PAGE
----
'Everyone's Story Matters': Texas Freedom Colonies Project Challenges What Counts As An Artifact
The Texas Freedom Colonies Project is holding a workshop Sunday in Brenham about gathering artifacts and stories. The initiative is challenging long-held assumptions about what materials are seen as suitable for museums.
Texas freedom colonieswere communities set up by formerly enslaved people starting just after the Civil War in response to economic and political repression at the hands of white society. The Texas Freedom Colonies Project, based at Texas A&M University, works with preservationists and descendants of the colonies to secure and promote those settlements' histories and properties, like schools and churches.
The workshop will be focused on encouraging people to share memorabilia or artifacts or any stories they might have from Washington County's African-American community.
And that work raises some interesting questions: What counts as an "artifact?" Whose stories qualify as "official" historical accounts?
"We have an understanding generally in society that what makes you important is: Were you the first? Were you the wealthiest or the biggest landowner?" says the project's founder, Dr. Andrea Roberts. "Did you have the biggest proximity to power? Did you have the biggest proximity to Anglos?"
But very often, she says, "that is far from the whole story."
The project's doctoral research assistant, Schuyler Carter, says "unintentional bias" on the part of curators can mean "museum-caliber status is not placed upon a lot of histories and heritage artifacts of communities of color, specifically African American."
So, what kinds of items can fill in this incomplete history?
"We have a wealth of photographs, archival material that may be underneath someone's mattress or in a bag in the back of the closet," Roberts says. "And contained in those materials are the entire histories of churches and schools and foundational institutions that tell us the story of communities."
Carter emphasizes that the stories behind those items are just as important.
Having recently interviewed her 99-year-old grandmother, she says, "It's a beautiful experience if you take a moment to take it all in, because you realize how much life people have lived."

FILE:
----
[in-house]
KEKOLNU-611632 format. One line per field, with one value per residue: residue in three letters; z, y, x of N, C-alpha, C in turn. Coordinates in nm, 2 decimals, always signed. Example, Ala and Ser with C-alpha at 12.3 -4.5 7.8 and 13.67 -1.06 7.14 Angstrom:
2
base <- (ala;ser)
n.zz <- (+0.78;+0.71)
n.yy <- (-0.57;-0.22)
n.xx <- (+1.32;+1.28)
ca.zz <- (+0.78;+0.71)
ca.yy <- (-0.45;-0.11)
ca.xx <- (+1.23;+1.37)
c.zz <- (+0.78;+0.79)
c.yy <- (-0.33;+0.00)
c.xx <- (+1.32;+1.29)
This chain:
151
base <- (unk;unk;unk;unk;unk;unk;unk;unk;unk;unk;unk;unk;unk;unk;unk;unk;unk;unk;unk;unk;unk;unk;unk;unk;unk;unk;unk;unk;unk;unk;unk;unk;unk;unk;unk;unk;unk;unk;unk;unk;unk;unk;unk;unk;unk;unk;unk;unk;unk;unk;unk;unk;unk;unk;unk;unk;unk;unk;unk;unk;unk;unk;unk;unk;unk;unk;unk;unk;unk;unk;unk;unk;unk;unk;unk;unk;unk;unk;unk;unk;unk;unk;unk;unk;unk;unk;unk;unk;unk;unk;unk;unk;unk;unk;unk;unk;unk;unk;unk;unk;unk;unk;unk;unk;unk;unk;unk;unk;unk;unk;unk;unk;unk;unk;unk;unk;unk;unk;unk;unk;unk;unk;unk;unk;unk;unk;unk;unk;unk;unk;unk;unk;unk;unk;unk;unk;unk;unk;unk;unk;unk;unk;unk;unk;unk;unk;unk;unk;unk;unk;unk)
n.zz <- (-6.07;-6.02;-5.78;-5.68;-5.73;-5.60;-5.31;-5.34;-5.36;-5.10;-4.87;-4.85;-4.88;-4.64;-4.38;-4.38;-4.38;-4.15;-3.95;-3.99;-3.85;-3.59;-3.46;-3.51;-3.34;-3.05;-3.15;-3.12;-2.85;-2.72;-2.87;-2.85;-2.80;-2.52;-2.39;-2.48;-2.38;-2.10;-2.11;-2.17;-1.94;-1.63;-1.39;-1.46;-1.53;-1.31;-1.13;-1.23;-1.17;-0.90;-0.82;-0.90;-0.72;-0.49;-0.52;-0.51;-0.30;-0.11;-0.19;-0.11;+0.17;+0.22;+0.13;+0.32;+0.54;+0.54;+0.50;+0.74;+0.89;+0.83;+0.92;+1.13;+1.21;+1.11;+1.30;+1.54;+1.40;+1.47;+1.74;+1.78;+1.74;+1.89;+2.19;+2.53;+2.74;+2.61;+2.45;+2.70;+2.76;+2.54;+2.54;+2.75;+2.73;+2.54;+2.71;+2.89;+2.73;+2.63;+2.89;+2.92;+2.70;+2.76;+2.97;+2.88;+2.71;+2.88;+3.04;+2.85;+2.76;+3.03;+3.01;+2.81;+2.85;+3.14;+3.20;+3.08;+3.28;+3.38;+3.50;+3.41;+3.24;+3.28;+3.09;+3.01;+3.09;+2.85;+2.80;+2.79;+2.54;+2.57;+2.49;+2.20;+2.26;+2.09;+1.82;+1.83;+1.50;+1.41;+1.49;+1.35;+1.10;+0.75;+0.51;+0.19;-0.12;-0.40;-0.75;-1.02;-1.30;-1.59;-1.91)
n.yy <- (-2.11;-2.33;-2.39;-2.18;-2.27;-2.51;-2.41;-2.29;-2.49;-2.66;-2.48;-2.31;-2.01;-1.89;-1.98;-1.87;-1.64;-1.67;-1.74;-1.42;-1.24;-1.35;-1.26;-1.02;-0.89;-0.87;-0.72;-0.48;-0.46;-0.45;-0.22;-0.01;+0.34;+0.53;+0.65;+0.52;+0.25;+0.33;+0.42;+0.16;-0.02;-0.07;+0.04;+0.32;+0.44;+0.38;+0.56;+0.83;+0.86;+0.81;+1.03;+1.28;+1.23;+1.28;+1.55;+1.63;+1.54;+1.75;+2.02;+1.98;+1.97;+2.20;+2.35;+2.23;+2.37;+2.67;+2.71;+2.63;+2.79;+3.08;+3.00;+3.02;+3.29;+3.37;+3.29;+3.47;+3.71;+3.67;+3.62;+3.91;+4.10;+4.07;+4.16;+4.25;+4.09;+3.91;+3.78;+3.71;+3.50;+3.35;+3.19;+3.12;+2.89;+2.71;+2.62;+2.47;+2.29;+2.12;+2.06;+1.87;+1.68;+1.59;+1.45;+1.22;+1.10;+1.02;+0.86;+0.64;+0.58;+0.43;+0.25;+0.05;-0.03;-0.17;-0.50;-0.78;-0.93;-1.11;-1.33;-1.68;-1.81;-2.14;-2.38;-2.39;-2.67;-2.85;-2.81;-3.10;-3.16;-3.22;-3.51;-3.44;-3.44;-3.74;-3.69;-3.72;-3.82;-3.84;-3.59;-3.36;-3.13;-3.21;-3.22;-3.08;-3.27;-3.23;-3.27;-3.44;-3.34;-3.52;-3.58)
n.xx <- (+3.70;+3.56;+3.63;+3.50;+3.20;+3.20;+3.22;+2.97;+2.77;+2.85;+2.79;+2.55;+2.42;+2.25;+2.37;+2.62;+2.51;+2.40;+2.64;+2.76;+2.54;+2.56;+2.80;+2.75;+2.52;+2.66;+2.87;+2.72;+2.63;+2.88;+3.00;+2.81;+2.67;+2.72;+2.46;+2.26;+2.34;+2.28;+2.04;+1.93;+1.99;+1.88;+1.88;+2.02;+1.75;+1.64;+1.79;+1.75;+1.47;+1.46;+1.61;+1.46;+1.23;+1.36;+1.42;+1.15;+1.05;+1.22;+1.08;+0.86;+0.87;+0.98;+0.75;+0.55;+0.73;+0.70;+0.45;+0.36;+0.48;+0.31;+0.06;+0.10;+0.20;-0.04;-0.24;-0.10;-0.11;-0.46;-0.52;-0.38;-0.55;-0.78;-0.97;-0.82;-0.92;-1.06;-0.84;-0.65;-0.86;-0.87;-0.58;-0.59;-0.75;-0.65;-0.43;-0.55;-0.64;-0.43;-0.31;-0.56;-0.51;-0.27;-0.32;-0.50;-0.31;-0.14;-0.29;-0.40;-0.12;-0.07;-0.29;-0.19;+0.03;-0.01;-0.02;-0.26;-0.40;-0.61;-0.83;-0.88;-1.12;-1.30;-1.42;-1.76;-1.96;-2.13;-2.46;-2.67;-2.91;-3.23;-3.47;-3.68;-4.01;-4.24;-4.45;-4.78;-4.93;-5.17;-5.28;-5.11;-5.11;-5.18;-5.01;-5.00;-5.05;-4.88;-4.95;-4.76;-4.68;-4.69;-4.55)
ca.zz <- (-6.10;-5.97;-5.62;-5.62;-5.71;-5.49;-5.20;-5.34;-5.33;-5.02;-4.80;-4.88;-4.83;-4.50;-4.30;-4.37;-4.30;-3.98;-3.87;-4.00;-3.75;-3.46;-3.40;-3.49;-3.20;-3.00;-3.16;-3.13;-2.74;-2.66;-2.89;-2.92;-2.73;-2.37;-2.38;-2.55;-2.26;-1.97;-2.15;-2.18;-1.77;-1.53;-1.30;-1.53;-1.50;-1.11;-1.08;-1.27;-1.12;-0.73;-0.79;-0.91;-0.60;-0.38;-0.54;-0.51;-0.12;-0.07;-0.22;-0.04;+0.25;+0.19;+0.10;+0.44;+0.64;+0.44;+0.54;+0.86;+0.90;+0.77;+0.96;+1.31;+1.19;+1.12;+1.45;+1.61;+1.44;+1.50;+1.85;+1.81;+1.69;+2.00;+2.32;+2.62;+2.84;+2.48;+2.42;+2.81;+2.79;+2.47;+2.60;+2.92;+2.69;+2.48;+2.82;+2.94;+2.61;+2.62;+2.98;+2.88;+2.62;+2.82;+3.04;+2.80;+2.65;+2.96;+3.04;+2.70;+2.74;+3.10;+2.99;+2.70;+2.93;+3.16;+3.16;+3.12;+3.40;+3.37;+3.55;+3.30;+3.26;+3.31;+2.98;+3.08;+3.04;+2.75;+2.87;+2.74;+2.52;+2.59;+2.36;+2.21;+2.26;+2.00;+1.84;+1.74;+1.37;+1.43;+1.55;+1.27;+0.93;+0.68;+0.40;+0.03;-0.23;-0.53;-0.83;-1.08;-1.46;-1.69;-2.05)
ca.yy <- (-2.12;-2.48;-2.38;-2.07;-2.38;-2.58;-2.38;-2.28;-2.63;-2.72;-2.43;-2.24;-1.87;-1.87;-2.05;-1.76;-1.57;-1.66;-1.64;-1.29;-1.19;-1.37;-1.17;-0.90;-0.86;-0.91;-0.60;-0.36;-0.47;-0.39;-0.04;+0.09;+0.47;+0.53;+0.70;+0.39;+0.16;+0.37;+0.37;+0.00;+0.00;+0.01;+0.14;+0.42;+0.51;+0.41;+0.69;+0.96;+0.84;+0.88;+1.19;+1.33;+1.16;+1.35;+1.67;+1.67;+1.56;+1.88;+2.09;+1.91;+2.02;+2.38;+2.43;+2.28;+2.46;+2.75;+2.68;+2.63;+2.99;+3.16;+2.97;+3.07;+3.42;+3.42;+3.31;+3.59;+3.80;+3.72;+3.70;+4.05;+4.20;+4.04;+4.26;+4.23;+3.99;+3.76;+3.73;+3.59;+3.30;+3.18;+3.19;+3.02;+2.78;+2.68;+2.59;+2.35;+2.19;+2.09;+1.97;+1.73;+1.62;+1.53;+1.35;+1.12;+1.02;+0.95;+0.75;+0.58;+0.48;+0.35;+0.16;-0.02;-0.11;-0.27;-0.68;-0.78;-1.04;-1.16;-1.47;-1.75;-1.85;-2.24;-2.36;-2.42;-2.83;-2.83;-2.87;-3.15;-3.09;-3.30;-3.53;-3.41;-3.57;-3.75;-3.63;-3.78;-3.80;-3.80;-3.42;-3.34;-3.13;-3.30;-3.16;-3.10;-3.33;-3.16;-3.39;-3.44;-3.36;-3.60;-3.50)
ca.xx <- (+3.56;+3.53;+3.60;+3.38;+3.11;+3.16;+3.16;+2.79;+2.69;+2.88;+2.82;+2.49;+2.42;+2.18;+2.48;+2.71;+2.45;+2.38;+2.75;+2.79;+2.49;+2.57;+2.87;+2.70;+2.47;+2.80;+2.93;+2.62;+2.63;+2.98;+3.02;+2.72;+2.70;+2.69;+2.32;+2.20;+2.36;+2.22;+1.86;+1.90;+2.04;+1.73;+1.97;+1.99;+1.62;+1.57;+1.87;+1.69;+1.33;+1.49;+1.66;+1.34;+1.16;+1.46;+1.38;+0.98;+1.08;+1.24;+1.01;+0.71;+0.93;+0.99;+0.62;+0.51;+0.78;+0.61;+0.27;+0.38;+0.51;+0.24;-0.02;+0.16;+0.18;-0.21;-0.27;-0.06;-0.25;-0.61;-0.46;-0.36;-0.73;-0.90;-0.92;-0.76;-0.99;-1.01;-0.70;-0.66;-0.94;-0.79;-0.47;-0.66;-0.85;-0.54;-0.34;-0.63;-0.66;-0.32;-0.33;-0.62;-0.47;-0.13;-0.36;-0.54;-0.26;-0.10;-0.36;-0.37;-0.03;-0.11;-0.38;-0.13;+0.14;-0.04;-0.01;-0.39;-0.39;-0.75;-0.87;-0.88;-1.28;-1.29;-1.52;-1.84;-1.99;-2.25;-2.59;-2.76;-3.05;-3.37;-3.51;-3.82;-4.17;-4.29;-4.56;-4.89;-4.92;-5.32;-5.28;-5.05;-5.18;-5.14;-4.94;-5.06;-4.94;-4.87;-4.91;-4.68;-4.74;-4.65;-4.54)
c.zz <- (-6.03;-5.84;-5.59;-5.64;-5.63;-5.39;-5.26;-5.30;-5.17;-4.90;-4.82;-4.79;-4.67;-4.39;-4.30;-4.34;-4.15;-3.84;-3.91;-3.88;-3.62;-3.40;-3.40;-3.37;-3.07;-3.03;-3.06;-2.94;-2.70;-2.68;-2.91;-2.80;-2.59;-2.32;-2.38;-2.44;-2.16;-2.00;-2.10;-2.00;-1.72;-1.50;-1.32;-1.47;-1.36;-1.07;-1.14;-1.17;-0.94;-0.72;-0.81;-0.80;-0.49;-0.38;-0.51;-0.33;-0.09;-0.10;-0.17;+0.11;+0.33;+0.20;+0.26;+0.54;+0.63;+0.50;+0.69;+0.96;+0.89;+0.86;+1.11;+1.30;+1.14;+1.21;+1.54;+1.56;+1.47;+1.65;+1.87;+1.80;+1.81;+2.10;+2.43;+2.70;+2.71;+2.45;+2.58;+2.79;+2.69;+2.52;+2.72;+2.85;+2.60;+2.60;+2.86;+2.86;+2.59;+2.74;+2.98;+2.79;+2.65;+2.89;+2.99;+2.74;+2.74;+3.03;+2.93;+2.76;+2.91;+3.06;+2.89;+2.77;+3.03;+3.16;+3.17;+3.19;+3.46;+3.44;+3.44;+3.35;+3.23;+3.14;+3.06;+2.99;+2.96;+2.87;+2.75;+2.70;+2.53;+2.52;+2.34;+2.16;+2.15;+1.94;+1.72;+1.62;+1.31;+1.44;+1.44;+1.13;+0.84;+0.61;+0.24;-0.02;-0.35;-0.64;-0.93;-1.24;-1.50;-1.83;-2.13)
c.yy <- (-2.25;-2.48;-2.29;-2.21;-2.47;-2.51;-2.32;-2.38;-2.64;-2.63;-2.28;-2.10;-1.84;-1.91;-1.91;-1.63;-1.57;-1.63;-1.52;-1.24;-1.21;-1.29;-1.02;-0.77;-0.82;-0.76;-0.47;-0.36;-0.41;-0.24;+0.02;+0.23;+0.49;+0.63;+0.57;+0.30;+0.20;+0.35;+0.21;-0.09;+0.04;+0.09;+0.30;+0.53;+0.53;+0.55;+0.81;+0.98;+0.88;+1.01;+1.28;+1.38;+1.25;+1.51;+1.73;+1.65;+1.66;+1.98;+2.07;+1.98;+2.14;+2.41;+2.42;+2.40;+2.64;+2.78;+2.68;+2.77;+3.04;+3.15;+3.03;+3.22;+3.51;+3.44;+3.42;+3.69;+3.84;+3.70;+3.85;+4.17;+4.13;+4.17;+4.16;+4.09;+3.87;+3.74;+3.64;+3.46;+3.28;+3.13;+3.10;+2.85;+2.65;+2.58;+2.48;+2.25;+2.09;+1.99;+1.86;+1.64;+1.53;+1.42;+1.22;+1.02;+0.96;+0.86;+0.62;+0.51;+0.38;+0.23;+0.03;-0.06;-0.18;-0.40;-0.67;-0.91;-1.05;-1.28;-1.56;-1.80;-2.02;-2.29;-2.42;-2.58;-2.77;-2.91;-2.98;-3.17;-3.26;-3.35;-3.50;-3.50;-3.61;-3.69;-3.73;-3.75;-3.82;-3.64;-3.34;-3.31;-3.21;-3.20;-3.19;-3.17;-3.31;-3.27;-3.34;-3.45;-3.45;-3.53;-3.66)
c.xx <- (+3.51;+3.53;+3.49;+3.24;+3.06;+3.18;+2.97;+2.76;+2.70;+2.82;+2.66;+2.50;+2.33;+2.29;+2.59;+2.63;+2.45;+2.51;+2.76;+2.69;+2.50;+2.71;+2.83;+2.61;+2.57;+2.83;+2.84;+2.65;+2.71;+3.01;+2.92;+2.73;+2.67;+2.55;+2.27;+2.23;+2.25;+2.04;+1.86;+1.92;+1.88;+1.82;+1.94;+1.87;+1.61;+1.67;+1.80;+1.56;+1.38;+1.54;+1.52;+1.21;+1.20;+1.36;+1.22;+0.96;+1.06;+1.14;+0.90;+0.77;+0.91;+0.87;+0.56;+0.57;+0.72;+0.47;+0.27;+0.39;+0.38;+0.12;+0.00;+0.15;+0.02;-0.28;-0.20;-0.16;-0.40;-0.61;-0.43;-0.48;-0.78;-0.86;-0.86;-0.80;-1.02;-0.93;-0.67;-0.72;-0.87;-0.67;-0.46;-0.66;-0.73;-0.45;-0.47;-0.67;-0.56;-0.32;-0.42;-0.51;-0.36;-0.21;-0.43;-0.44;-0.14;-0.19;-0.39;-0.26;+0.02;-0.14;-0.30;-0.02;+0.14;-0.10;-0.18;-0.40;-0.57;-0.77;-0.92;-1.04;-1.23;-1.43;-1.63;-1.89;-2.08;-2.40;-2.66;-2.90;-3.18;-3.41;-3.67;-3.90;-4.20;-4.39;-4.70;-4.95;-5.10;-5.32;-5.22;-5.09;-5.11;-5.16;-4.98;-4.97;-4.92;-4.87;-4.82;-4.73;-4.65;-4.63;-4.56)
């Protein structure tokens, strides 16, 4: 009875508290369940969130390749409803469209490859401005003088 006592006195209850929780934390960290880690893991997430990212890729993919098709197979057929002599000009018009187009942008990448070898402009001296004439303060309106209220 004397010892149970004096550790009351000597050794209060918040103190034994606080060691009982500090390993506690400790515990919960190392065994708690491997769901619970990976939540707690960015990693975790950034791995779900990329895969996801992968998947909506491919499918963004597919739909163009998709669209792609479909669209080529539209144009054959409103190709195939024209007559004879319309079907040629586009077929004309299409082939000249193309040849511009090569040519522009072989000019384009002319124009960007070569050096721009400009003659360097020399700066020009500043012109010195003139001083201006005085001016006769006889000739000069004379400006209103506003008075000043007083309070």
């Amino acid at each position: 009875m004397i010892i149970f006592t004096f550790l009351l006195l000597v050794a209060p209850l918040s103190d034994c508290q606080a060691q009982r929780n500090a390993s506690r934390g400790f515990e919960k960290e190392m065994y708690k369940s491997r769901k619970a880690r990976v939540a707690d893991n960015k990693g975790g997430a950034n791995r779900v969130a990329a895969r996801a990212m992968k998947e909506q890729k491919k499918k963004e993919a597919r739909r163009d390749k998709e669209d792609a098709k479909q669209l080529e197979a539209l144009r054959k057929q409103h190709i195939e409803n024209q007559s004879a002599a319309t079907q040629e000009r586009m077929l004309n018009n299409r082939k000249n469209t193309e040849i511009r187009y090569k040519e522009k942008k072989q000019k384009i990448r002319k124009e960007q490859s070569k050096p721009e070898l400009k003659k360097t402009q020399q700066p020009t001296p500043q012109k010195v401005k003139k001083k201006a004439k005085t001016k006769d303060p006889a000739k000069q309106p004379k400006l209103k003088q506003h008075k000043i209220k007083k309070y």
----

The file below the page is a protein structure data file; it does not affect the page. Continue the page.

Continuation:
Listen to the interview above or read the transcript below to hear more about building out the history of the Texas freedom colonies and how to get descendants and others to share their stories.
This transcript has been edited lightly for clarity:
KUT: How do people know if something is an artifact or appropriate for a museum?
Carter: [Museum-caliber collections] is a really tricky phrase, because I don't think that is a thing because there are so many stories, so many diverse cultures that have so many things to respect and so many things to honor personally, internally, as well as in public. But there are so many things that should be acknowledged, I feel.
And with a lot of museum spaces, you have the unintentional bias of curators, and it seeps into the collections and things fall through the cracks. Or again, that caliber status, a museum-caliber status, is not placed upon a lot of histories and heritage artifacts of communities of color, specifically African American.
Roberts: A lot of what we spend our time doing is convincing and reinforcing the idea that everyone's story matters. We have a wealth of photographs, archival material that may be underneath someone's mattress or in a bag in the back of the closet . And contained in those materials are the entire histories of churches and schools and foundational institutions that tell us the story of communities.
But part of it is getting people to value and believe that they have museum-caliber material that’s important for the public good. That it's important for us to get the full story, to get the whole story.